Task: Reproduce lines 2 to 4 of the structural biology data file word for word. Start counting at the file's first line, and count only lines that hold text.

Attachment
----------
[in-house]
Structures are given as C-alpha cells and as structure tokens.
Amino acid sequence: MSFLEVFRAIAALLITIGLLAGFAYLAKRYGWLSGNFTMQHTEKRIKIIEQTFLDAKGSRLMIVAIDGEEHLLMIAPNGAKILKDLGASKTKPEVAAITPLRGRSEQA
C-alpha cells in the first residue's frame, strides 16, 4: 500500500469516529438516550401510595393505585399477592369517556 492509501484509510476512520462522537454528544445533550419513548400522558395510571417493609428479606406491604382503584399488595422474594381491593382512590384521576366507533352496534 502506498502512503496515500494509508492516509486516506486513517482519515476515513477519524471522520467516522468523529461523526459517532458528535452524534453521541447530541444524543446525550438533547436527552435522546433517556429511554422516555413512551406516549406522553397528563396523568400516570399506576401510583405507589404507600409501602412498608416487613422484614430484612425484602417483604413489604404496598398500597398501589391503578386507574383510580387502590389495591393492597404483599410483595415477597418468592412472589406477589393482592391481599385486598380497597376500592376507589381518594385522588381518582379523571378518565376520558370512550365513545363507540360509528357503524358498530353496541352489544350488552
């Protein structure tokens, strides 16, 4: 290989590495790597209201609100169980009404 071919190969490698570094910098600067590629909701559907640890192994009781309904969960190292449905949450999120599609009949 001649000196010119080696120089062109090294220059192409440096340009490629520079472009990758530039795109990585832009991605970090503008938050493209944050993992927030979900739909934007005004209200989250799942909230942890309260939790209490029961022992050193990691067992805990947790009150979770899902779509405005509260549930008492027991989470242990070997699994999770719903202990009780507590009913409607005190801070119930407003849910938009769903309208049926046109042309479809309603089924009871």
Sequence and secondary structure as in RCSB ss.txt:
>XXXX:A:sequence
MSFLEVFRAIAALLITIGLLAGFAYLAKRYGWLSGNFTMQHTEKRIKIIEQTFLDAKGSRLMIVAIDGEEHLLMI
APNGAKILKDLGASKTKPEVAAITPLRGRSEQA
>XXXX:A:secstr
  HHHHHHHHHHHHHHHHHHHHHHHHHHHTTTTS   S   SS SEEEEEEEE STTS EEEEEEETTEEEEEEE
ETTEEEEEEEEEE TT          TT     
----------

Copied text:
Structures are given as C-alpha cells and as structure tokens.
Amino acid sequence: MSFLEVFRAIAALLITIGLLAGFAYLAKRYGWLSGNFTMQHTEKRIKIIEQTFLDAKGSRLMIVAIDGEEHLLMIAPNGAKILKDLGASKTKPEVAAITPLRGRSEQA
C-alpha cells in the first residue's frame, strides 16, 4: 500500500469516529438516550401510595393505585399477592369517556 492509501484509510476512520462522537454528544445533550419513548400522558395510571417493609428479606406491604382503584399488595422474594381491593382512590384521576366507533352496534 502506498502512503496515500494509508492516509486516506486513517482519515476515513477519524471522520467516522468523529461523526459517532458528535452524534453521541447530541444524543446525550438533547436527552435522546433517556429511554422516555413512551406516549406522553397528563396523568400516570399506576401510583405507589404507600409501602412498608416487613422484614430484612425484602417483604413489604404496598398500597398501589391503578386507574383510580387502590389495591393492597404483599410483595415477597418468592412472589406477589393482592391481599385486598380497597376500592376507589381518594385522588381518582379523571378518565376520558370512550365513545363507540360509528357503524358498530353496541352489544350488552